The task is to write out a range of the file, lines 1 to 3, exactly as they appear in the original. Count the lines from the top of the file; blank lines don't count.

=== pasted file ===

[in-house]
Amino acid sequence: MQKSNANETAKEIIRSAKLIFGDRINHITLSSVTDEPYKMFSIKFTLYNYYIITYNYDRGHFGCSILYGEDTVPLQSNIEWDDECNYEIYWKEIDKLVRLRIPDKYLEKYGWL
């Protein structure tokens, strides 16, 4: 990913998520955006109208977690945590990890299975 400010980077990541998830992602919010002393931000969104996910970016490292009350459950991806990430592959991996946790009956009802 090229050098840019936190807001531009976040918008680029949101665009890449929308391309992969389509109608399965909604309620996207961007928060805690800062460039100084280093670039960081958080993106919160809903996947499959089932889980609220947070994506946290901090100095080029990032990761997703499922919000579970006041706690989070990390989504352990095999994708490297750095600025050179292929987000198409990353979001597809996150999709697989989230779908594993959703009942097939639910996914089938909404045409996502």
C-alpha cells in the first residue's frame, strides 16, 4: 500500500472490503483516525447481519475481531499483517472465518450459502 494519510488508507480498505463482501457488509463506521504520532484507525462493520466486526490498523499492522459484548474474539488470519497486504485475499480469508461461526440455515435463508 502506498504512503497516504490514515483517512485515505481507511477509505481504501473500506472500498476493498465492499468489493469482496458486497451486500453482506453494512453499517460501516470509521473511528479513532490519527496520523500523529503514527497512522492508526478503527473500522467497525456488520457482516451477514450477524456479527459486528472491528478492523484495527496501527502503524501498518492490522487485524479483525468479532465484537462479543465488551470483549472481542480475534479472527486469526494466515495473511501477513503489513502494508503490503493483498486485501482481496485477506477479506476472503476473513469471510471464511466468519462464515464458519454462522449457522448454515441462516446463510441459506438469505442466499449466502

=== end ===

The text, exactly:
[in-house]
Amino acid sequence: MQKSNANETAKEIIRSAKLIFGDRINHITLSSVTDEPYKMFSIKFTLYNYYIITYNYDRGHFGCSILYGEDTVPLQSNIEWDDECNYEIYWKEIDKLVRLRIPDKYLEKYGWL
């Protein structure tokens, strides 16, 4: 990913998520955006109208977690945590990890299975 400010980077990541998830992602919010002393931000969104996910970016490292009350459950991806990430592959991996946790009956009802 090229050098840019936190807001531009976040918008680029949101665009890449929308391309992969389509109608399965909604309620996207961007928060805690800062460039100084280093670039960081958080993106919160809903996947499959089932889980609220947070994506946290901090100095080029990032990761997703499922919000579970006041706690989070990390989504352990095999994708490297750095600025050179292929987000198409990353979001597809996150999709697989989230779908594993959703009942097939639910996914089938909404045409996502």